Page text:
AMES - Researchers at ISU are developing a new flu vaccine that would be better and more effective than ever.
"We have created a new family of vaccines which are based on nanotechnology and medicine," said Balaji Narasimhan, with the ISU Department of Chemical and Biological Engineering.
Nanotechnology means using materials that are 1,000 times smaller than a strand of hair. Researchers at ISU have made a flu vaccine unlike anything else.
"And what these nanovaccines do is provide information to the immune system about the pathogen that we're trying to neutralize," said Narasimhan. "For example, if we're looking at a flu nanovaccine the proteins that are embedded inside are related to flu so they are influenza vaccines."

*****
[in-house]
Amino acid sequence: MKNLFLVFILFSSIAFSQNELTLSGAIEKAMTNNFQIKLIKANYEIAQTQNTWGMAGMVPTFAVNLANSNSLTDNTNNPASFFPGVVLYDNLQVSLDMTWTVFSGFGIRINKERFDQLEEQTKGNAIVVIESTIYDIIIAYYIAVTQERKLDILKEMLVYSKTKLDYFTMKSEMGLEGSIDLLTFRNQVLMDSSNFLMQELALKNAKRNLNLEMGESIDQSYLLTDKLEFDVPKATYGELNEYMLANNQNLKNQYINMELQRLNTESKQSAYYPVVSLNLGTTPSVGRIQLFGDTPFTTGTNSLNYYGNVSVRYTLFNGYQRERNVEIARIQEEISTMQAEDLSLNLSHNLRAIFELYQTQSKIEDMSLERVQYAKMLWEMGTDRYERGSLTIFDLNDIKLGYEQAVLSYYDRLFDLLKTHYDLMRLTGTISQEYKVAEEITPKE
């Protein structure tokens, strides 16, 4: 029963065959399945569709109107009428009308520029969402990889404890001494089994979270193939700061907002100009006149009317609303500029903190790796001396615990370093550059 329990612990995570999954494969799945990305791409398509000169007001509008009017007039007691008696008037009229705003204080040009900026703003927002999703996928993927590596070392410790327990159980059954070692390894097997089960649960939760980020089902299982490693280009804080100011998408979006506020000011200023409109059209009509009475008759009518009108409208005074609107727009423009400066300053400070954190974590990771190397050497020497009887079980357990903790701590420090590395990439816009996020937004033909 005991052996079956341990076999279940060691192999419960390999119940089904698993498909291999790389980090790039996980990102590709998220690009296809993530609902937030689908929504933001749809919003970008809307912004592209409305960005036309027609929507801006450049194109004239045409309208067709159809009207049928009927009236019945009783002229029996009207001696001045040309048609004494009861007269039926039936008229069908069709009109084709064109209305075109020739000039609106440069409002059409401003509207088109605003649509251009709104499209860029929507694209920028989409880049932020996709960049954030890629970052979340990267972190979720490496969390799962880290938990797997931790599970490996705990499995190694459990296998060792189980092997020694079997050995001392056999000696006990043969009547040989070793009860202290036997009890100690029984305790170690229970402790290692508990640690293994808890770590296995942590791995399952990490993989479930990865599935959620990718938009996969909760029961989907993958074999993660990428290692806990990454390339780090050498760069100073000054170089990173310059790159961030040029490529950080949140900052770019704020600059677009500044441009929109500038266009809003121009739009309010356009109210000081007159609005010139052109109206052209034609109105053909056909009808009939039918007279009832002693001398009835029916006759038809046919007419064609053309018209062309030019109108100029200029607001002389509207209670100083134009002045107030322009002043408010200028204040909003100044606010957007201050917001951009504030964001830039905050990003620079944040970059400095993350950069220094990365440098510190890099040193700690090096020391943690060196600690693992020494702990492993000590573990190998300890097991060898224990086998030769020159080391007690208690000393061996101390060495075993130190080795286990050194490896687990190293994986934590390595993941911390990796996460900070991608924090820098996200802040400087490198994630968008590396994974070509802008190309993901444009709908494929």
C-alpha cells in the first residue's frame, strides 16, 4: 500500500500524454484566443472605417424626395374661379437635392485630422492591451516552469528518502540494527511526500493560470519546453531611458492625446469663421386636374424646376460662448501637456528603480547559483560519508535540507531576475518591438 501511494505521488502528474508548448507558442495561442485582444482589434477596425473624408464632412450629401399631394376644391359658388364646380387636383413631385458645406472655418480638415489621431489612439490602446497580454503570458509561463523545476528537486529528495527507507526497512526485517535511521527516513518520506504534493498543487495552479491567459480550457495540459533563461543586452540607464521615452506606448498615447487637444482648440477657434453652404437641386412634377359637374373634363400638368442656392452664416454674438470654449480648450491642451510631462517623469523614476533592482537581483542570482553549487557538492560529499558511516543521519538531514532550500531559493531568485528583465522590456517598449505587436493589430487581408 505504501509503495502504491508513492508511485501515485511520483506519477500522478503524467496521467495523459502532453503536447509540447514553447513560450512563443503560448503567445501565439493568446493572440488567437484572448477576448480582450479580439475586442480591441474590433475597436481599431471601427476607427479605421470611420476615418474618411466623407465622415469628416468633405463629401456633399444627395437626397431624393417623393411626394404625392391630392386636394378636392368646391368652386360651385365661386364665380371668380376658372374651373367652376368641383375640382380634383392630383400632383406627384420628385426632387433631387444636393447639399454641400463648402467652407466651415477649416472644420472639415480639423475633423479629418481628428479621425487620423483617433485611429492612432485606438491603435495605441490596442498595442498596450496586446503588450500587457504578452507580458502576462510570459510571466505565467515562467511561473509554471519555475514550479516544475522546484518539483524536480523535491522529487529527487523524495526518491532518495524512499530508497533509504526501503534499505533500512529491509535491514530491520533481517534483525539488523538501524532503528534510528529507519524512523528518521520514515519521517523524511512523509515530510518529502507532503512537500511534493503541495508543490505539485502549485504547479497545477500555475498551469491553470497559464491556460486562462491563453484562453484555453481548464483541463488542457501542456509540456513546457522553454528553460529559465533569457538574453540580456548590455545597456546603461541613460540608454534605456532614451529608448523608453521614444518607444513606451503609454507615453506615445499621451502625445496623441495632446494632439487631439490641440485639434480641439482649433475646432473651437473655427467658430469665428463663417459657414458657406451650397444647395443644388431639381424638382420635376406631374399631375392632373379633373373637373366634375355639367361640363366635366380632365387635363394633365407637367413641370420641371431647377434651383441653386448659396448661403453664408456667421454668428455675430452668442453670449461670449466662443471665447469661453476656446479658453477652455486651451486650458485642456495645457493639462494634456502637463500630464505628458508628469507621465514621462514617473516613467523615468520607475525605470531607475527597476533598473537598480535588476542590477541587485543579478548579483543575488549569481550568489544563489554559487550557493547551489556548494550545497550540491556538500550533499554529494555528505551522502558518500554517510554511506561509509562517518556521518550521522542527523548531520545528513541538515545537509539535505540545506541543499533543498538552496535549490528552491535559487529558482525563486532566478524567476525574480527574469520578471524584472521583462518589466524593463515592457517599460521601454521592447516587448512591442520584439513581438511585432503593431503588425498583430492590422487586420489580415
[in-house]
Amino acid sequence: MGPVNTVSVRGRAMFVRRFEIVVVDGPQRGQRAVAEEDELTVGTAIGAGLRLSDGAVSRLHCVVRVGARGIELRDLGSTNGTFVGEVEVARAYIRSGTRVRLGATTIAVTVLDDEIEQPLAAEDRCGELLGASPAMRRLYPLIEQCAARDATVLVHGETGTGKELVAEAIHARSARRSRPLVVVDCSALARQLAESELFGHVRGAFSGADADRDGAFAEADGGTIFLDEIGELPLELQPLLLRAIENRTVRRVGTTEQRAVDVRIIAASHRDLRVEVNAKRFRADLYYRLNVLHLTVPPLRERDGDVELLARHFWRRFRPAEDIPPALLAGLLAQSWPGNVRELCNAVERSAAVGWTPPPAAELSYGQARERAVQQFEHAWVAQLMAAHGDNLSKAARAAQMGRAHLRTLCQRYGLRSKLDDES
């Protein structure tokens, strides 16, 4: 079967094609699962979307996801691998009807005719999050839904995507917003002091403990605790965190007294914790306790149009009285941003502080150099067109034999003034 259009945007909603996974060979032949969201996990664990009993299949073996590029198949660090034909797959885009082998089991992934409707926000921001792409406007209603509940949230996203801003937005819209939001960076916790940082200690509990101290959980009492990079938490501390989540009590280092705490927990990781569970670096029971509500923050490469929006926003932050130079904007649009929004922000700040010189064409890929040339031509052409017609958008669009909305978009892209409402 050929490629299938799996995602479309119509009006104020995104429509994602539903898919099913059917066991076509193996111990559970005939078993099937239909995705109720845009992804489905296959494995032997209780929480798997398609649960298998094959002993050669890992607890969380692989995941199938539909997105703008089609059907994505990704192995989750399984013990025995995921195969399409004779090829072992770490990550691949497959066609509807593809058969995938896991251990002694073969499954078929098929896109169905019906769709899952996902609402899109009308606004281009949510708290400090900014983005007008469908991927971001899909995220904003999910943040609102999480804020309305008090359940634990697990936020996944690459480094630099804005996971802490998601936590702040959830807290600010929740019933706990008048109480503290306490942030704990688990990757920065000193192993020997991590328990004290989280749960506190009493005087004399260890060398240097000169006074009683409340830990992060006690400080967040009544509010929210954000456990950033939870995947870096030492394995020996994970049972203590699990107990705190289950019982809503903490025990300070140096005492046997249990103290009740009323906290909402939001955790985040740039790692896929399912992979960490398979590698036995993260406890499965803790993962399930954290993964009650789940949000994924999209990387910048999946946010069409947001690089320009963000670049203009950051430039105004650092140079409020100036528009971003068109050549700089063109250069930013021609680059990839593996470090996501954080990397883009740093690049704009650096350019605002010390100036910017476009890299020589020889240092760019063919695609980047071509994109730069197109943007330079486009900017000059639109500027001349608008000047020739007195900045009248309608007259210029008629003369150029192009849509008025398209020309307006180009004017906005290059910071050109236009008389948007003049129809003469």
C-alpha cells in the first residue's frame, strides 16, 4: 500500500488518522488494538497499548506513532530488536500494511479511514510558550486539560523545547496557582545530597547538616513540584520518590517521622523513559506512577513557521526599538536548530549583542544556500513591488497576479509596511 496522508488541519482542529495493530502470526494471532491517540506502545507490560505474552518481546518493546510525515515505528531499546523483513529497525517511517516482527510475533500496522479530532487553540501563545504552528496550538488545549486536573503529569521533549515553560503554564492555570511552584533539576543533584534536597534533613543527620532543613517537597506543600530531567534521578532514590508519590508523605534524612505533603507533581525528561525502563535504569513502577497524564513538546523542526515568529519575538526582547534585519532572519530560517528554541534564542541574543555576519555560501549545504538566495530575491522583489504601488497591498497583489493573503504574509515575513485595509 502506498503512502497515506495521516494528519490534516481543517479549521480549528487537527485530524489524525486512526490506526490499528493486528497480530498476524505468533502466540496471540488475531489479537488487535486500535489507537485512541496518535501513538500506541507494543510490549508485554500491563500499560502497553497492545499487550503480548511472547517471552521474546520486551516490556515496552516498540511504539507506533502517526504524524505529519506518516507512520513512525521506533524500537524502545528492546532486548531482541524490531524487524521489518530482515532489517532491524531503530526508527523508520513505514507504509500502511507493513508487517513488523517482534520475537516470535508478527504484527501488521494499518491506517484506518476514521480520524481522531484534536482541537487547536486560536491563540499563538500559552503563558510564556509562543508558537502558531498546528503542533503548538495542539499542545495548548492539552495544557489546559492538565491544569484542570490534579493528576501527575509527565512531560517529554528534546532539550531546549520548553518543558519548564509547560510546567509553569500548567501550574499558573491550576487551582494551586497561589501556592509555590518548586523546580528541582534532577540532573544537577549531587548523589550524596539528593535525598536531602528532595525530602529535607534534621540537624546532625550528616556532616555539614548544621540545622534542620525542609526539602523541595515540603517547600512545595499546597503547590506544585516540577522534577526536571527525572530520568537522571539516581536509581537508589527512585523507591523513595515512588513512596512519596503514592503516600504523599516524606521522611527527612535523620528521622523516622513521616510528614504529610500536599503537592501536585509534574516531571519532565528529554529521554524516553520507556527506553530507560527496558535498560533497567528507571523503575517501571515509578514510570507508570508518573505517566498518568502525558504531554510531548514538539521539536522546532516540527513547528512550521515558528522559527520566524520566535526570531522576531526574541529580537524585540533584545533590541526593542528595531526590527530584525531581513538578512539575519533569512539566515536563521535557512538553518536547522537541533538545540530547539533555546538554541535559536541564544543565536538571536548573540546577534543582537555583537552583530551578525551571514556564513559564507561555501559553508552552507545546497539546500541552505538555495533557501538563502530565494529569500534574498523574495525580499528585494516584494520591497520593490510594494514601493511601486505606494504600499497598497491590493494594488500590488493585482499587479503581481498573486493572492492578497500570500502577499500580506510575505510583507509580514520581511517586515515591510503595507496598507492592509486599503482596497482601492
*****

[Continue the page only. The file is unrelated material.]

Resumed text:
You hear about flu vaccines being 20 percent effective, and that researchers are often times just guessing. This one is opposite.
"Our nanovaccine has the ability to incorporate proteins from multiple different strains of influenza so you don't have to guess at this point with respect to what season because some of the proteins we incorporate into our nanovaccine are preserved across all strains of flu," said Narasimhan.
Another upside? No side effects.
"It's very safe," said Narasimhan. "So our vaccine is inhaled, so there's no shot but it is actually very safe it doesn't induce any type of inflammatory response."
It'll be a while until you see this in clinics. The vaccine still has to be tested on more animals.
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